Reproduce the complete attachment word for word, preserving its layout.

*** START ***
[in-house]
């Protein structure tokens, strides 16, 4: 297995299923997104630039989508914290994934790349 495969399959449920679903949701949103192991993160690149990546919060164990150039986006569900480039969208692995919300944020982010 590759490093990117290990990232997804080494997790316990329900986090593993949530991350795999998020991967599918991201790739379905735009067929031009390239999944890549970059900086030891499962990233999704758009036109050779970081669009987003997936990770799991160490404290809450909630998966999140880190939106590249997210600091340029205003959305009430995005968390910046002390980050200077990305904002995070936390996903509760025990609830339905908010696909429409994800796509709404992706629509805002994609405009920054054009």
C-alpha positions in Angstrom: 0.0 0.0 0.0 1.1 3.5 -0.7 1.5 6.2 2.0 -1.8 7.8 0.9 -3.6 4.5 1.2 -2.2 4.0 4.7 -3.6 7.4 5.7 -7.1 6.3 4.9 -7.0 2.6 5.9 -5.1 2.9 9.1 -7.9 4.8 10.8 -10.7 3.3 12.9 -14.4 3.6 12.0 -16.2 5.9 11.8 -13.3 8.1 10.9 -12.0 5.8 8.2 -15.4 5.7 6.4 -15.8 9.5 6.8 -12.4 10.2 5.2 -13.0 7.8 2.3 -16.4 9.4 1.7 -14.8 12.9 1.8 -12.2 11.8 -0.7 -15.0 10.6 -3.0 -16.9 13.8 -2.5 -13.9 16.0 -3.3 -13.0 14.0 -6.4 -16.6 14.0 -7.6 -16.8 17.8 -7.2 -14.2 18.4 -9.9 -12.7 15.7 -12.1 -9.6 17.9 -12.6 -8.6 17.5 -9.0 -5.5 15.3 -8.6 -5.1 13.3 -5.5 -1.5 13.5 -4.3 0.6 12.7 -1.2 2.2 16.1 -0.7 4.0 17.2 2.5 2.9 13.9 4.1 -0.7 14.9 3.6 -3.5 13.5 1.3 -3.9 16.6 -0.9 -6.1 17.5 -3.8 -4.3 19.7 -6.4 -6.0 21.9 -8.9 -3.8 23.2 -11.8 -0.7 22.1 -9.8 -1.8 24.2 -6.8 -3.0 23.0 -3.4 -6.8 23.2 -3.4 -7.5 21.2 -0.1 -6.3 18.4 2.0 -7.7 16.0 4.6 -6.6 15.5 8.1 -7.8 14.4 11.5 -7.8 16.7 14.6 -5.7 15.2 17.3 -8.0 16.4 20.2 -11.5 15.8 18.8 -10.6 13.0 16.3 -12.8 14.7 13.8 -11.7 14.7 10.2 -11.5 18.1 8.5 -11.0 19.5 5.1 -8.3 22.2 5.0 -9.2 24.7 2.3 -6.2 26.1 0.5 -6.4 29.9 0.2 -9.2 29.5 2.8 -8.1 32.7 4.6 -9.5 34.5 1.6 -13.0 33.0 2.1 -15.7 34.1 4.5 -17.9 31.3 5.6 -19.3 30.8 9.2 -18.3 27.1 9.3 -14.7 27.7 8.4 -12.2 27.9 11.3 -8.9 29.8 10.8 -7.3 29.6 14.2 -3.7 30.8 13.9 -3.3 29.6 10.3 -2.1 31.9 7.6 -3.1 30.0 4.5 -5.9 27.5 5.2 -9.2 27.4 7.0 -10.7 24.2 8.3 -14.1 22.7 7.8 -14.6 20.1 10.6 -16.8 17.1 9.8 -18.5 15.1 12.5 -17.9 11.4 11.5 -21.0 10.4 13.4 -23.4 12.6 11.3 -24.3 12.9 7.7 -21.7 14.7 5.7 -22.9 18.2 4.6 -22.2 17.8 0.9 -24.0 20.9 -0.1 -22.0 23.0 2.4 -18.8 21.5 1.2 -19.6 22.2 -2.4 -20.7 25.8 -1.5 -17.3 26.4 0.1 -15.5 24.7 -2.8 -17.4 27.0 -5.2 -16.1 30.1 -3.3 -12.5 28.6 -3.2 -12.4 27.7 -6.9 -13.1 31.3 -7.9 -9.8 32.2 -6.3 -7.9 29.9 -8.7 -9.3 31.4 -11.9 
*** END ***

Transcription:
[in-house]
């Protein structure tokens, strides 16, 4: 297995299923997104630039989508914290994934790349 495969399959449920679903949701949103192991993160690149990546919060164990150039986006569900480039969208692995919300944020982010 590759490093990117290990990232997804080494997790316990329900986090593993949530991350795999998020991967599918991201790739379905735009067929031009390239999944890549970059900086030891499962990233999704758009036109050779970081669009987003997936990770799991160490404290809450909630998966999140880190939106590249997210600091340029205003959305009430995005968390910046002390980050200077990305904002995070936390996903509760025990609830339905908010696909429409994800796509709404992706629509805002994609405009920054054009």
C-alpha positions in Angstrom: 0.0 0.0 0.0 1.1 3.5 -0.7 1.5 6.2 2.0 -1.8 7.8 0.9 -3.6 4.5 1.2 -2.2 4.0 4.7 -3.6 7.4 5.7 -7.1 6.3 4.9 -7.0 2.6 5.9 -5.1 2.9 9.1 -7.9 4.8 10.8 -10.7 3.3 12.9 -14.4 3.6 12.0 -16.2 5.9 11.8 -13.3 8.1 10.9 -12.0 5.8 8.2 -15.4 5.7 6.4 -15.8 9.5 6.8 -12.4 10.2 5.2 -13.0 7.8 2.3 -16.4 9.4 1.7 -14.8 12.9 1.8 -12.2 11.8 -0.7 -15.0 10.6 -3.0 -16.9 13.8 -2.5 -13.9 16.0 -3.3 -13.0 14.0 -6.4 -16.6 14.0 -7.6 -16.8 17.8 -7.2 -14.2 18.4 -9.9 -12.7 15.7 -12.1 -9.6 17.9 -12.6 -8.6 17.5 -9.0 -5.5 15.3 -8.6 -5.1 13.3 -5.5 -1.5 13.5 -4.3 0.6 12.7 -1.2 2.2 16.1 -0.7 4.0 17.2 2.5 2.9 13.9 4.1 -0.7 14.9 3.6 -3.5 13.5 1.3 -3.9 16.6 -0.9 -6.1 17.5 -3.8 -4.3 19.7 -6.4 -6.0 21.9 -8.9 -3.8 23.2 -11.8 -0.7 22.1 -9.8 -1.8 24.2 -6.8 -3.0 23.0 -3.4 -6.8 23.2 -3.4 -7.5 21.2 -0.1 -6.3 18.4 2.0 -7.7 16.0 4.6 -6.6 15.5 8.1 -7.8 14.4 11.5 -7.8 16.7 14.6 -5.7 15.2 17.3 -8.0 16.4 20.2 -11.5 15.8 18.8 -10.6 13.0 16.3 -12.8 14.7 13.8 -11.7 14.7 10.2 -11.5 18.1 8.5 -11.0 19.5 5.1 -8.3 22.2 5.0 -9.2 24.7 2.3 -6.2 26.1 0.5 -6.4 29.9 0.2 -9.2 29.5 2.8 -8.1 32.7 4.6 -9.5 34.5 1.6 -13.0 33.0 2.1 -15.7 34.1 4.5 -17.9 31.3 5.6 -19.3 30.8 9.2 -18.3 27.1 9.3 -14.7 27.7 8.4 -12.2 27.9 11.3 -8.9 29.8 10.8 -7.3 29.6 14.2 -3.7 30.8 13.9 -3.3 29.6 10.3 -2.1 31.9 7.6 -3.1 30.0 4.5 -5.9 27.5 5.2 -9.2 27.4 7.0 -10.7 24.2 8.3 -14.1 22.7 7.8 -14.6 20.1 10.6 -16.8 17.1 9.8 -18.5 15.1 12.5 -17.9 11.4 11.5 -21.0 10.4 13.4 -23.4 12.6 11.3 -24.3 12.9 7.7 -21.7 14.7 5.7 -22.9 18.2 4.6 -22.2 17.8 0.9 -24.0 20.9 -0.1 -22.0 23.0 2.4 -18.8 21.5 1.2 -19.6 22.2 -2.4 -20.7 25.8 -1.5 -17.3 26.4 0.1 -15.5 24.7 -2.8 -17.4 27.0 -5.2 -16.1 30.1 -3.3 -12.5 28.6 -3.2 -12.4 27.7 -6.9 -13.1 31.3 -7.9 -9.8 32.2 -6.3 -7.9 29.9 -8.7 -9.3 31.4 -11.9 